– whuber
    Commented Apr 21, 2023 at 20:34
  • $\begingroup$ @whuber, thanks! Yes, you could estimate the radial density. I am pretty worried about artifacts at r=0 though. Since $\rho(r=0)$ is nonzero in my examples, I'd have to make an estimate that goes to zero there in the right way. However, I am worried that the boundary corrections you mentioned won't guarantee the correct 2D density at the origin since it's encoding in the derivative $d\rho_r(r)/dr|_{r=0}$. Plus it would mean dividing small numbers by also increasingly small numbers as $r$ goes to zero which might have numerical issues. $\endgroup$ Commented Apr 22, 2023 at 17:34
  • $\begingroup$ The last link I gave you will address the boundary issue at $r=0.$ Note, too, that in most cases $\rho(0)=0$ unless you have unusually high density at the origin, because the Lebesgue measure in polar coordinates is $r\mathrm dr\mathrm d\theta:$ overcoming that factor of $r$ to make $\rho(0)\ne 0$ requires your density to be singular at the origin. No standard KDE will model that very well anyway. $\endgroup$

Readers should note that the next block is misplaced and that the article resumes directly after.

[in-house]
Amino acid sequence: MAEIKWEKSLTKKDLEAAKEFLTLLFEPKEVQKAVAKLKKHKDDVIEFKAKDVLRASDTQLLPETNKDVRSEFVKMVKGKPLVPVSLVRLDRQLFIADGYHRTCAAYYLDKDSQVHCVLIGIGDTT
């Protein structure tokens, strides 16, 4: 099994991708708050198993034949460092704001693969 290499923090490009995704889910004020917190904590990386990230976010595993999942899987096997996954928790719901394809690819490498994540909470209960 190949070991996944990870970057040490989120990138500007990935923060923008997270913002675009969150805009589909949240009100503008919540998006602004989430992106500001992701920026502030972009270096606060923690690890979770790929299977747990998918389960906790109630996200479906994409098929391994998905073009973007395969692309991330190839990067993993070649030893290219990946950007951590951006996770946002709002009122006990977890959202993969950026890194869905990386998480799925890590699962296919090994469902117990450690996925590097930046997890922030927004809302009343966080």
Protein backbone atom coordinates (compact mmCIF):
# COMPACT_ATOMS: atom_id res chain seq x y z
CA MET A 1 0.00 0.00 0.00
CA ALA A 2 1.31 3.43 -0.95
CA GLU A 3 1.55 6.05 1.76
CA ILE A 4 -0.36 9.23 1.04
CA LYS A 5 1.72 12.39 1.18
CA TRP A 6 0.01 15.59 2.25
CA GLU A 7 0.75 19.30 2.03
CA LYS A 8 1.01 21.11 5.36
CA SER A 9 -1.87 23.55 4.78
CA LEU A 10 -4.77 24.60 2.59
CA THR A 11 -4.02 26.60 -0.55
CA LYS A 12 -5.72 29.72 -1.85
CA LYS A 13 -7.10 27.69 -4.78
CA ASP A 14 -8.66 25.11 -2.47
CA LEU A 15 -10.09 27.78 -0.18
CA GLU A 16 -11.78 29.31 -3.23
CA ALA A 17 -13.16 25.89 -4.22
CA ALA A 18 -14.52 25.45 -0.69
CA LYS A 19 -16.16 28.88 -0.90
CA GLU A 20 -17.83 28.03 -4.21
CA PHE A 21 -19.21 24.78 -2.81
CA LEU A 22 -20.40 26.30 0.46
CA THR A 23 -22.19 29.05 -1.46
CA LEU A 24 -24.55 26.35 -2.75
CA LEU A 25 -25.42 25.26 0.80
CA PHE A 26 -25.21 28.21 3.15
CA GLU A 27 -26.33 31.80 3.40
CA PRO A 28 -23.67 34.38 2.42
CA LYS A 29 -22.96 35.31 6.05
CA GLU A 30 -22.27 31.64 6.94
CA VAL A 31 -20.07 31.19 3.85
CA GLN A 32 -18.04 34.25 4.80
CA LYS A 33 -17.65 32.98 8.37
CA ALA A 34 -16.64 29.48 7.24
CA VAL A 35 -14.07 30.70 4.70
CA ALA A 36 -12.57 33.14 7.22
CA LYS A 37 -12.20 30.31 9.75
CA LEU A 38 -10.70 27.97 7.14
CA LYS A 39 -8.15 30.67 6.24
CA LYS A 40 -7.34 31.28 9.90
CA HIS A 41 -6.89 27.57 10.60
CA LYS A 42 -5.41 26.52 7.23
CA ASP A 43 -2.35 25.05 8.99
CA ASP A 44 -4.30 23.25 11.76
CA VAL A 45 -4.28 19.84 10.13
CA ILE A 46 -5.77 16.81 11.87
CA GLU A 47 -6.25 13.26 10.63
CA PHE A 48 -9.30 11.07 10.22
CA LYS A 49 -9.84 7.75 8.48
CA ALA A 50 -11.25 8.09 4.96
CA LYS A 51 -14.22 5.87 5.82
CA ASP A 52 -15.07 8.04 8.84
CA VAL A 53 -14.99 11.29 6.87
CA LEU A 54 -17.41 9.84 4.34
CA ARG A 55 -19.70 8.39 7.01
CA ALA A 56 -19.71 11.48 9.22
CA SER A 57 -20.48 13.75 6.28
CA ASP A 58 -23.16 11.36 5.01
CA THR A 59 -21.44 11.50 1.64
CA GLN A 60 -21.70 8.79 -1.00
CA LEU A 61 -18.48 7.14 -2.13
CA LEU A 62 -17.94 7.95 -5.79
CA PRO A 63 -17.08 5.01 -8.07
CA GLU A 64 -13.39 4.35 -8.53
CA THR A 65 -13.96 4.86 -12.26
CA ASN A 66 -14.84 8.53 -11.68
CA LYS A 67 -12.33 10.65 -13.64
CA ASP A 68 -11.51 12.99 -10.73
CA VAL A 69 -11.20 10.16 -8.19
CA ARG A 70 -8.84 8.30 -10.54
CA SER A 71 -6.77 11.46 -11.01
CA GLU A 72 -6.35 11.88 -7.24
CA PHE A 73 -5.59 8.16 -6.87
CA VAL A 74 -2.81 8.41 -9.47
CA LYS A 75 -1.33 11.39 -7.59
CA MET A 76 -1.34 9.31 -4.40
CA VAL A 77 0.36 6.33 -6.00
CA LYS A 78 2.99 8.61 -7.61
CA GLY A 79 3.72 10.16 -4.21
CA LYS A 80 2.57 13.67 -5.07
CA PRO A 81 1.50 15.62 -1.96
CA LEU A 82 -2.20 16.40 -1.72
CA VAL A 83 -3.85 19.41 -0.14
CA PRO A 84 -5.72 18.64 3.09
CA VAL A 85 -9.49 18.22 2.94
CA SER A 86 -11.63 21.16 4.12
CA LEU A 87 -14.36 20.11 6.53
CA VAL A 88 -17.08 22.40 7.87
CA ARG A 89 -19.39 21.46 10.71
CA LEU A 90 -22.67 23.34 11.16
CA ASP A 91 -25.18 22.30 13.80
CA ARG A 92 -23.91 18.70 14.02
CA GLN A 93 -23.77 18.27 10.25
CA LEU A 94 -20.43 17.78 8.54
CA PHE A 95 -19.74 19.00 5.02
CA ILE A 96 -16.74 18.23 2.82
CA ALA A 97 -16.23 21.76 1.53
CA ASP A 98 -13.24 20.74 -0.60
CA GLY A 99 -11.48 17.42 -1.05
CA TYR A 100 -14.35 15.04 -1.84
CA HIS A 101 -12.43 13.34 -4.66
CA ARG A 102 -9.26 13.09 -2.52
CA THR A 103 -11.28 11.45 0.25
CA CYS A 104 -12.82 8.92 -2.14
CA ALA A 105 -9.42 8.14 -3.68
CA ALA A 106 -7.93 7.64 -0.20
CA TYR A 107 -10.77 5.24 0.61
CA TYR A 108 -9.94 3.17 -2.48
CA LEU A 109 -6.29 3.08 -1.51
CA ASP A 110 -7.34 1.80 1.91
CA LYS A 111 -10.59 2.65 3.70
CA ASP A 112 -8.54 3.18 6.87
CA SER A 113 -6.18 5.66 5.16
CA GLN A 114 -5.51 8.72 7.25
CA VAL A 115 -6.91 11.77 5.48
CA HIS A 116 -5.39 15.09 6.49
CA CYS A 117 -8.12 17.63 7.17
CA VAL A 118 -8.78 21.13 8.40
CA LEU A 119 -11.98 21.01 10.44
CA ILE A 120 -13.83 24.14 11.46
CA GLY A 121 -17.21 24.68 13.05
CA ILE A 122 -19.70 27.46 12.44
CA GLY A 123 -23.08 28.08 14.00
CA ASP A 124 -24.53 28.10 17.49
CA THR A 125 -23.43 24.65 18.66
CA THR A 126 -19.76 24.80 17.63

– whuber
    Commented Apr 22, 2023 at 18:57
  • 1
    $\begingroup$ Yes, I did read through the link. The concern I have is that I care about an accurate prediction of the 2D distribution's density, but evaluated in polar coordinates. I can get the density of radial coordinates and I can make it go to zero using the boundary correction techniques you linked to (which, like you said, is a requirement for well-behaved distributions). However, I am worried that when I convert it back to the estimated density of the 2D distribution by dividing by $r$, that even after dealing with numerical issues of dividing by zero, the corrections won't guarantee accuracy. $\endgroup$ Commented Apr 22, 2023 at 19:44